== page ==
Couple’s business aids deaf, hearing-impaired customers
When Cheryl and Jesse Bailey first met, Cheryl’s knowledge of sign language was just enough to communicate with her future husband.
Twenty years later the couple is married, and they share ownership of San Marcos Interpreting Service for the Deaf.
Jesse, who is fully deaf and comes from a fully deaf family, said Cheryl’s skills have vastly improved since they first met.
“Obviously she’s very good now because she’s certified and owns a sign language business,” Jesse signed to Cheryl, who interpreted.
The home-based business provides communication assistance to the deaf and hearing-impaired in San Marcos, Kyle, Buda, Lockhart, Luling, Seguin and other surrounding areas.
The Baileys bought the business in 2009. Cheryl handles the day-to-day operations from their home while Jesse works as an athletic specialist at Texas School for the Deaf in Austin.
Although Jesse insists the business is a partnership in name only, he was the catalyst that got Cheryl involved in deaf culture.
Jesse and Cheryl were working for a vocational rehabilitation office in Austin when they met and became friends. With his help, she began picking up a little sign language. The husband-wife team laughs when they look back at that time.
“She signed a little bit when we first met, and I was kind of thinking, ‘Oh she knows a little bit of sign, that’s kind of cool,’ ” Jesse said. “I thought she was a little bit cute, too.”
Jesse said it took a while for Cheryl to pick up on the expressiveness required for effective communication with sign language, but owning the business and getting licensed by the state has helped her learn how to sign effectively.
According to data from the 2010 American Community Survey, the deaf and hearing-impaired population in Texas is 808,186. Within Hays County, that number is 5,218 people. Caldwell and Guadalupe counties have hearing-impaired populations of 1,479 and 5,640, respectively, according to the survey.
“My business stays really, really busy, and we’re expanding a lot every year,” Cheryl said. “My customer base has grown every year since I bought the business.”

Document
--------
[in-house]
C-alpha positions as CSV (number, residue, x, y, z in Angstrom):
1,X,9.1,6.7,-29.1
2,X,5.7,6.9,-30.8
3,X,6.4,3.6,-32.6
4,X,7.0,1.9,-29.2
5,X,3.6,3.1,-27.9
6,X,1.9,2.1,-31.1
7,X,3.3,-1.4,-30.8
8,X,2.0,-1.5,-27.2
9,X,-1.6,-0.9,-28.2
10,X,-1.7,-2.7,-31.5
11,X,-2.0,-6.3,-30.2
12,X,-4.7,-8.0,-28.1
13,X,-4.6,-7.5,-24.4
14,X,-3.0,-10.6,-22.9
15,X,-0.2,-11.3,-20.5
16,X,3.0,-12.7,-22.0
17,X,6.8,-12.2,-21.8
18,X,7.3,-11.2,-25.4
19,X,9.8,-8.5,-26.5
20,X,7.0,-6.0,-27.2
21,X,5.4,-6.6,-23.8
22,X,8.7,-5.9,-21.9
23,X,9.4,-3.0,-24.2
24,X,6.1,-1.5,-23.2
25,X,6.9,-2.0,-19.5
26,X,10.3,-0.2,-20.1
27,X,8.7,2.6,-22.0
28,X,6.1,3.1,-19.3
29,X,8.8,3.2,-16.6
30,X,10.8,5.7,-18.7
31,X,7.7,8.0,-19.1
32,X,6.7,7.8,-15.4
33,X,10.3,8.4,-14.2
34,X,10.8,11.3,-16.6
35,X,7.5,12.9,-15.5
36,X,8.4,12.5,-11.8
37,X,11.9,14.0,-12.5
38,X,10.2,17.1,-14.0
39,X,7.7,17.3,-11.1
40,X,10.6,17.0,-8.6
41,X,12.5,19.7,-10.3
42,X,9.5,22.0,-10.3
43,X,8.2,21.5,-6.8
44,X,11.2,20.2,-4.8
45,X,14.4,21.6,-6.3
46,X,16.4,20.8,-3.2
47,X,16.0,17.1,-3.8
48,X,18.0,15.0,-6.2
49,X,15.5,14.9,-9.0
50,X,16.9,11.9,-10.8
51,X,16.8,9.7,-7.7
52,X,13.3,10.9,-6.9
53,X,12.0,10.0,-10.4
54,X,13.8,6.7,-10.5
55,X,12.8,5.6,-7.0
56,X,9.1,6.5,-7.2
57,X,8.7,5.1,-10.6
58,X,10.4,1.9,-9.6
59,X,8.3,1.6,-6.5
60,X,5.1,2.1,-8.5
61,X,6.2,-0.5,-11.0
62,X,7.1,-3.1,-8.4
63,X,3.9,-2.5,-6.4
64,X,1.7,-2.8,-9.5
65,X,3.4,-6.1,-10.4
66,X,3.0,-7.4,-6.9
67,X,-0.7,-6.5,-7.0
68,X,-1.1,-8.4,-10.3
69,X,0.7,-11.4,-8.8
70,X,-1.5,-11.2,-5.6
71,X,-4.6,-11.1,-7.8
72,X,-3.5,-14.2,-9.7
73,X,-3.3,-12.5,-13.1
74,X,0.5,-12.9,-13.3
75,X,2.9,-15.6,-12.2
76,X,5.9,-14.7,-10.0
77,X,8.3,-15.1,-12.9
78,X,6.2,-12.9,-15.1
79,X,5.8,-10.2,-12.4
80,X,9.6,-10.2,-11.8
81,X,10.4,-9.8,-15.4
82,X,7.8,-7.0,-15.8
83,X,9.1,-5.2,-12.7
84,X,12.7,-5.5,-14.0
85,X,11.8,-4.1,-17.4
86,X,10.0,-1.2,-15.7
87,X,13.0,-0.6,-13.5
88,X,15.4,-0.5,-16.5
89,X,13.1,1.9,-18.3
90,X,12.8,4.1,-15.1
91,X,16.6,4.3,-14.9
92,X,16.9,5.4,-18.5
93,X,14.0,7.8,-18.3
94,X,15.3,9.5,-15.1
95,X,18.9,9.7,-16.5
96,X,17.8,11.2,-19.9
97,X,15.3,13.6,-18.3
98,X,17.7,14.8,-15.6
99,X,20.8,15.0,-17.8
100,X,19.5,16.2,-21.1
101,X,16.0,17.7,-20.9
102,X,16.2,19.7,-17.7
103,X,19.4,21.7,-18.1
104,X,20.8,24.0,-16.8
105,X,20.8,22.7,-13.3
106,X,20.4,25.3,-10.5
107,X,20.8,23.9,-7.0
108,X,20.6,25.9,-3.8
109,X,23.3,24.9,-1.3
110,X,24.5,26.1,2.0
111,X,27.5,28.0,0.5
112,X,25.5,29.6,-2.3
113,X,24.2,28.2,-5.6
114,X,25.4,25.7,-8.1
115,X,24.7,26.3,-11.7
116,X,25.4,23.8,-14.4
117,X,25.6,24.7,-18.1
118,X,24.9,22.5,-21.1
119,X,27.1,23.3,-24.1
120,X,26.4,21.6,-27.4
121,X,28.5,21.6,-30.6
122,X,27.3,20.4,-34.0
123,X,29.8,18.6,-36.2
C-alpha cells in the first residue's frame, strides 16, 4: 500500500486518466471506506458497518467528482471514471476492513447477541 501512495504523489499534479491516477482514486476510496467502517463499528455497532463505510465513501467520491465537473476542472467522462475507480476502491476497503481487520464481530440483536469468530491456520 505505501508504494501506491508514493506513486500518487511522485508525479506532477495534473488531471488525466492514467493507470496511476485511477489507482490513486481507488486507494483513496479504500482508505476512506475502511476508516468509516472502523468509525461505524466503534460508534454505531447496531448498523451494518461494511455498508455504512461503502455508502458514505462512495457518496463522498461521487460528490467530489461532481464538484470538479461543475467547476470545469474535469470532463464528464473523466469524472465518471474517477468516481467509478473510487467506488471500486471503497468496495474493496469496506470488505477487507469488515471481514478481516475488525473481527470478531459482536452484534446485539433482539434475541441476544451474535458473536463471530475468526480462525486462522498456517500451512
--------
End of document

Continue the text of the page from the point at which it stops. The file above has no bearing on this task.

To assist deaf customers who have prescheduled and emergency appointments, Cheryl uses interpreters from a call list of 50 contract workers. She said hospitals and schools make up the bulk of her business.
“It’s a hard industry because there are a lot of misconceptions about the service and why it’s necessary,” Cheryl said.
The Americans With Disabilities Act compels hospitals and public services to provide “auxiliary aids and services” to deliver aural information to deaf or hearing-impaired consumers.
The act does not require health care professionals to provide interpreters in every instance, and Bailey said this can cause frustration for the doctors, patients and interpreters.
“It’s hard to imagine that a deaf person would be expected to walk into a doctor’s office and just sit down and not be able to communicate about what’s happening with their health,” she said. “Imagine yourself going into your doctor’s office and the doctor comes in and starts speaking Spanish about your health, and you’re going, ‘What?’”
Elizabeth Pastrano, a representative from Central Texas Medical Center in San Marcos, said the hospital provides interpreters from San Marcos Interpreting Service for the Deaf for its deaf patients.
Pastrano said the hospital’s doctors and nurses make every effort to use the deaf person’s preferred communication method, which can include interpreters, written communication or other methods.
Cheryl said San Marcos Interpreting Service for the Deaf can provide service 24 hours a day, seven days a week. Rates vary depending on the type of assignment, time of assignment and certification level of the interpreter.
Jesse and Cheryl agreed that things have improved since the days when interpreters were hard to come by and television was never captioned.
Cheryl said the businesses and health care providers that her customers frequent make every effort to provide communication services.
“Anywhere you would go and need to communicate with anyone, a deaf person would have to go, too,” she said. “So when they go, the only difference between the deaf person going and you going is you can communicate just fine with the person there, but the deaf person needs help doing that.”
San Marcos Interpreting Service for the Deaf, 754-8047, sanmarcosinterpreting.com